During our rain-filled tours, we had always stopped by Abu Al-Abed’s coffee kiosk; the first kiosk to take freshly ground Turkish coffee onto the street. The aroma of his coffee had convinced anyone passing that they adored coffee, even if they usually didn’t.
After that delicious cup of coffee, we would continue our walk. Lara would always be the one to start singing, her graceful voice in perfect harmony with the falling rain. She had persuaded me to sing along with her every time.
Despite the fact that Abu Al-Abed’s kiosk was still holding its own in the crowded city, it had become almost impossible to spot due to all the new stores and the busy traffic blocking the view. But who cared, anyway? I didn’t feel so excited about that cup of coffee any more, or about anything else for that matter. I was no longer so fond of Abu Al-Abed’s coffee. To me, everything tasted and smelt the same.
I called Lara back. “Hey Lara. I’m stuck in traffic and I might be a bit late. Is everything okay?”
“I had a fight with Kamal.”
“So what’s new?”
“Don’t even start, Nadia!”
“I’m serious, you always quarrel with Kamal. Is it different this time?”
“Okay, never mind. I’m going home. Don’t bother coming, I can’t wait any longer.” Lara was making an effort to sound reassuring rather than angry.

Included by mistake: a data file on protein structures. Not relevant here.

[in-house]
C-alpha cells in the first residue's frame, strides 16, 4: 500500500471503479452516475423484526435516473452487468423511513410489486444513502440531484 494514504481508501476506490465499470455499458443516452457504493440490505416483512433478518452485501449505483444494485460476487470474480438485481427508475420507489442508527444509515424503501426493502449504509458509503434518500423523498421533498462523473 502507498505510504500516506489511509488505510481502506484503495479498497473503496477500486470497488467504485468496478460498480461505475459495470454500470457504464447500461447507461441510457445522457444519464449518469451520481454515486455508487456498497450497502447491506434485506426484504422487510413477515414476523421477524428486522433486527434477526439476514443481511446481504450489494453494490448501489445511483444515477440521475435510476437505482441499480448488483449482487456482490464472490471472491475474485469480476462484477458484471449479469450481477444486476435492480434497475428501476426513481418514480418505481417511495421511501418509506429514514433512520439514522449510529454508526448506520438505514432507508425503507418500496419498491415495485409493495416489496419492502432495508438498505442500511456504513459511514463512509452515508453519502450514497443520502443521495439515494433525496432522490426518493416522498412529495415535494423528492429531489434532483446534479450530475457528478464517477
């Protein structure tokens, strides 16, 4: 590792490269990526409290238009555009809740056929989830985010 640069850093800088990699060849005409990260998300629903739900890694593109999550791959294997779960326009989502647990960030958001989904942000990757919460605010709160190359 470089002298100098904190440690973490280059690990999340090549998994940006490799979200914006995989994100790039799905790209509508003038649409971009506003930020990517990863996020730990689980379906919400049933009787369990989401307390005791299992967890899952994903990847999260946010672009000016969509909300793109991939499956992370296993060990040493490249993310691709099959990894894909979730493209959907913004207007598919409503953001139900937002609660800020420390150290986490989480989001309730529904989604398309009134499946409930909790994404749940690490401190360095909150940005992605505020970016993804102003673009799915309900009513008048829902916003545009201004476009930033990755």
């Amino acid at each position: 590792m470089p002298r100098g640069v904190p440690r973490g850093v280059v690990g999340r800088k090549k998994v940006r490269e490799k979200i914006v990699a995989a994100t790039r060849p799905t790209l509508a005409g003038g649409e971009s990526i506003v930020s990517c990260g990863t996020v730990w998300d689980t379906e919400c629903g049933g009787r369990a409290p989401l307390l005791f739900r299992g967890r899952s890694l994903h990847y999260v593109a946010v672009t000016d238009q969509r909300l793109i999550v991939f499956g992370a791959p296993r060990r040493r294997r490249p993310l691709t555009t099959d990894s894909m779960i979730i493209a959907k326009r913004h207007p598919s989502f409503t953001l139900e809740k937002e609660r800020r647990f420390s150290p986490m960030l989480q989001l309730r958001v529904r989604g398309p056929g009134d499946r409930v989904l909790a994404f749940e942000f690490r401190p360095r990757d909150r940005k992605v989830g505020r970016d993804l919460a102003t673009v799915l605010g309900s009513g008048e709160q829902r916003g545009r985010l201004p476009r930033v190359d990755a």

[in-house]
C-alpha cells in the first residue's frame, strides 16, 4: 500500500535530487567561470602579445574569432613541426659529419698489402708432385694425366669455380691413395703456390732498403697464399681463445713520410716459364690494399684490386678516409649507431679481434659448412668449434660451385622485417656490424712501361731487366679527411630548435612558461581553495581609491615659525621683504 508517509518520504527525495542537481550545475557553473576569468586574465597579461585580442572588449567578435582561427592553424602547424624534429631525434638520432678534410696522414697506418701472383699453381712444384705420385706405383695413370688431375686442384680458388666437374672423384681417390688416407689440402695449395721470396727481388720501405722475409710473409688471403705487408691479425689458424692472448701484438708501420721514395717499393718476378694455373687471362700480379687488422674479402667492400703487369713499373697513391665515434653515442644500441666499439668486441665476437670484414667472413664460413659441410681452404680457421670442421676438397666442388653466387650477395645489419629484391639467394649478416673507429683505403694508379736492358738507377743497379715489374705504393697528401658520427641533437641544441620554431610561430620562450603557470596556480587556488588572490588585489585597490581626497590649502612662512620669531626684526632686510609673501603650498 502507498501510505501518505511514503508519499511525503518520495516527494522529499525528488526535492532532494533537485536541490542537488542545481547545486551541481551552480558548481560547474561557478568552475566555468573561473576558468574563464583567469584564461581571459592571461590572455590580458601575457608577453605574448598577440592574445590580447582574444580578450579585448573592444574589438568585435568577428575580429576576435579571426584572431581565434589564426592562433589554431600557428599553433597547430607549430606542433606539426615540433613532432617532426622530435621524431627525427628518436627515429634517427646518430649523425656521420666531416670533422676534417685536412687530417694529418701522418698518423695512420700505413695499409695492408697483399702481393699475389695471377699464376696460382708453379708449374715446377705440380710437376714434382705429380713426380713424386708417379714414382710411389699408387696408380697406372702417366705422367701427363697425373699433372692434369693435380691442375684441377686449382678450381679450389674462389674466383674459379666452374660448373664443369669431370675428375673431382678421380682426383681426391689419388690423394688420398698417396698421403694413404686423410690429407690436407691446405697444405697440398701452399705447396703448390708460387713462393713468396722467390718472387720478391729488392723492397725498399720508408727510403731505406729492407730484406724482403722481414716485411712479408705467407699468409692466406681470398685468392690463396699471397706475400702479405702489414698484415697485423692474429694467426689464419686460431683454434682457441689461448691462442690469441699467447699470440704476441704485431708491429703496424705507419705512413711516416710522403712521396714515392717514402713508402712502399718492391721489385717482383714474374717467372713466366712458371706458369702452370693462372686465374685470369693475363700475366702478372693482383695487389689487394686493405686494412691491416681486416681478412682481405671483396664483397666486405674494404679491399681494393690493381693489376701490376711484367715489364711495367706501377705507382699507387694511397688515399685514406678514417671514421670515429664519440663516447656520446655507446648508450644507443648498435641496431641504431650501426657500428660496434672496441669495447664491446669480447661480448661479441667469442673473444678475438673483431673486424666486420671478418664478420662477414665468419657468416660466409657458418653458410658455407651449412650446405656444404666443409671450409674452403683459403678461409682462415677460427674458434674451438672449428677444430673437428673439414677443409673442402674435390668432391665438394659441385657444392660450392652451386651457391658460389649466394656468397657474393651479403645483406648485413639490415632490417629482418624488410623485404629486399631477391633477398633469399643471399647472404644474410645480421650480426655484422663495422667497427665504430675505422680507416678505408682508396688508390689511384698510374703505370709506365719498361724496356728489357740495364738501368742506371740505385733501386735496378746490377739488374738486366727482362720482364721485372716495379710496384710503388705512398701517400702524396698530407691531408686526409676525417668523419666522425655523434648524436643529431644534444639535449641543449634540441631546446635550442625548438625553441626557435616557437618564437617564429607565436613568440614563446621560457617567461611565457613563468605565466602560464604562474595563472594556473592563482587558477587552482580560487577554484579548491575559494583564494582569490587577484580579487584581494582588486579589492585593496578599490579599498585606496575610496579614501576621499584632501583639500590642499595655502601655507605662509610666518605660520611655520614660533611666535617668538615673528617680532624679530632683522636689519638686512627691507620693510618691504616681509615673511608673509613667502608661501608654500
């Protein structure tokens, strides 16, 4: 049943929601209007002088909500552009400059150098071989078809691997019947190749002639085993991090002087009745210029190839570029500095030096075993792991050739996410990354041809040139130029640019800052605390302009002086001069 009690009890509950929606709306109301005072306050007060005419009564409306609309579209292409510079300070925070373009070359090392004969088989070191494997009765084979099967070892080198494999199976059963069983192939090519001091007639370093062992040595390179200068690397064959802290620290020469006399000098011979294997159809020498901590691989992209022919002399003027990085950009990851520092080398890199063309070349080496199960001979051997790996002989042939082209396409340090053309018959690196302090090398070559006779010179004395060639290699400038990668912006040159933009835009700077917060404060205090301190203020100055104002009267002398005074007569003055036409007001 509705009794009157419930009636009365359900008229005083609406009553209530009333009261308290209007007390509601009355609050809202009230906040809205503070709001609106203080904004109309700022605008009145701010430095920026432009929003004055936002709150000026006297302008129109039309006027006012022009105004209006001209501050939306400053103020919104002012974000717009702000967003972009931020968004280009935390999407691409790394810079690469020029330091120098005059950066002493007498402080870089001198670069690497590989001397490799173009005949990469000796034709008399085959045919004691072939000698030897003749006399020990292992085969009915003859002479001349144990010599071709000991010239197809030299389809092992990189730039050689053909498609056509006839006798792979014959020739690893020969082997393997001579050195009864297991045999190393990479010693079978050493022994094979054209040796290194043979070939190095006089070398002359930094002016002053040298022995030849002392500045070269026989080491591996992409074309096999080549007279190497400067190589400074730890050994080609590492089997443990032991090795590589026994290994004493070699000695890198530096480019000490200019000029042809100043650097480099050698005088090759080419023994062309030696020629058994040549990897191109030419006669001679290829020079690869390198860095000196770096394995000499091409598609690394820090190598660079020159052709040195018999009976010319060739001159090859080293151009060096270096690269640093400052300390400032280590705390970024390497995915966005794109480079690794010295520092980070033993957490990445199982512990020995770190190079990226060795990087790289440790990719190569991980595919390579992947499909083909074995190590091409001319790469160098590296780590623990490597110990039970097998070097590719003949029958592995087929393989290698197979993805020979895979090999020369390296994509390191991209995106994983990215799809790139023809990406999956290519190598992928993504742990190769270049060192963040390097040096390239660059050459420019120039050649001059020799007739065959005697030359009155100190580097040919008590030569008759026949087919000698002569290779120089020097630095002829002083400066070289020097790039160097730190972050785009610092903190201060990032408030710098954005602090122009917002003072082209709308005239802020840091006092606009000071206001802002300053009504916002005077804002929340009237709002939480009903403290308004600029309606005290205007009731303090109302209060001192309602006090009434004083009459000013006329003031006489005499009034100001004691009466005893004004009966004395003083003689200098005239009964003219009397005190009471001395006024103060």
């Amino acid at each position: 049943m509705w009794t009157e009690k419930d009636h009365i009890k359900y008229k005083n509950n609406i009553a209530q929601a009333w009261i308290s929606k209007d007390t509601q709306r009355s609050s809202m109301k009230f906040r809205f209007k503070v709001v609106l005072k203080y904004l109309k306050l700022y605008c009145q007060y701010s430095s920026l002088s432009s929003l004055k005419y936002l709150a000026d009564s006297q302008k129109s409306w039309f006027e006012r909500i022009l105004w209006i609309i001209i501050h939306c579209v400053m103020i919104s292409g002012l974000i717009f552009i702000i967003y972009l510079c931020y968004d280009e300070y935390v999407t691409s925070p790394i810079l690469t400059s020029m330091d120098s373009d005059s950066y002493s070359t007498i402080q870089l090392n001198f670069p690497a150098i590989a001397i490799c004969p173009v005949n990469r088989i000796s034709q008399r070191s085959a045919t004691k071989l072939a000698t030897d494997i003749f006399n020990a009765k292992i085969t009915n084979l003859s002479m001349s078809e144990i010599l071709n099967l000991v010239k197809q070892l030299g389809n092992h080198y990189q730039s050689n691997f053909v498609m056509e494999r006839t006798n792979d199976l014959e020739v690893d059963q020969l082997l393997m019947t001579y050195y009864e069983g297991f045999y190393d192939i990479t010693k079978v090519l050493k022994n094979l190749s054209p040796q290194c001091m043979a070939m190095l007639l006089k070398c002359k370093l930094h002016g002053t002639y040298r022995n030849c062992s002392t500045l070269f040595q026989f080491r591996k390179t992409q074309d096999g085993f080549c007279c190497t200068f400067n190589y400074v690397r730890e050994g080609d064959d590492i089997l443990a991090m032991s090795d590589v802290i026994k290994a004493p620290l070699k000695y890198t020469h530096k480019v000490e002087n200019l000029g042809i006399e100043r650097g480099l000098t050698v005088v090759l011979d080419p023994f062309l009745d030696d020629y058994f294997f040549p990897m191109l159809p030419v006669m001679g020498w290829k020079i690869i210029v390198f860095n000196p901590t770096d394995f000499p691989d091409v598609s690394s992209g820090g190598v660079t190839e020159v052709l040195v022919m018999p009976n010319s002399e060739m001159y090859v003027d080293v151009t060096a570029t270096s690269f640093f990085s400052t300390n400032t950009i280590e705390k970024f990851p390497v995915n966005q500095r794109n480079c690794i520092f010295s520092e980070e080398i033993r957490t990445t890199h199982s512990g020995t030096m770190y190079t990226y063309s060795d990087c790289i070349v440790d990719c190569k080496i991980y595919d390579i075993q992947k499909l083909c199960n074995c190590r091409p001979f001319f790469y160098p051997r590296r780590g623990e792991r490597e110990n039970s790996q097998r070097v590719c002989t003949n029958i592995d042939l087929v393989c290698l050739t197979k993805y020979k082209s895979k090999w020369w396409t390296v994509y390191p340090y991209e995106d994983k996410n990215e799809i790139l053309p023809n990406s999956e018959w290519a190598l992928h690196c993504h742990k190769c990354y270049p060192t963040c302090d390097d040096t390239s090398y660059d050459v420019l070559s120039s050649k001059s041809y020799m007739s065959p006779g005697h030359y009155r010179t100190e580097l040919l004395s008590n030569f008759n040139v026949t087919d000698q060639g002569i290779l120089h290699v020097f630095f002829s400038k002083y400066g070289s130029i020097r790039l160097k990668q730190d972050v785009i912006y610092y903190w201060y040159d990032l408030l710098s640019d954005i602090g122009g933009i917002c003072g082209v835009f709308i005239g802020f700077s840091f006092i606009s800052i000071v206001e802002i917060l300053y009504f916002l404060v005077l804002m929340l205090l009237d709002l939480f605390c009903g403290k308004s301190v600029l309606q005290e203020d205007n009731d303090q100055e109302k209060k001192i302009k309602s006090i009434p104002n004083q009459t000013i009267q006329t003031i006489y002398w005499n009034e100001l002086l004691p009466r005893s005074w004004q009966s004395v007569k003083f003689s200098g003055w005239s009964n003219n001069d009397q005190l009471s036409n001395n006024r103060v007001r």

“Are you mad at me?”
“No, but I have to go now.”
“I’ll be there in a minute. Wait for me.”
“Kamal told me that he doesn’t feel any love between us any more.” Lara burst into tears.
I felt really bad for her. She had always tried her best to make him happy.
“Okay, try to calm down. I’ll see you in a minute.”
“No, Nadia, I’m leaving. I’ll call you later.” She hung up.
Her phone call had left me pondering the eternal dispute about relationships between men and women. Lara’s life revolved around Kamal. Everyone knew that he loved her, but every week they would fight over something. So did he really love her? I wondered. Or was he just used to having her in his life? Was this type of routine – being used to having someone close by – the reason why we were prepared to bear the flaws of our significant others?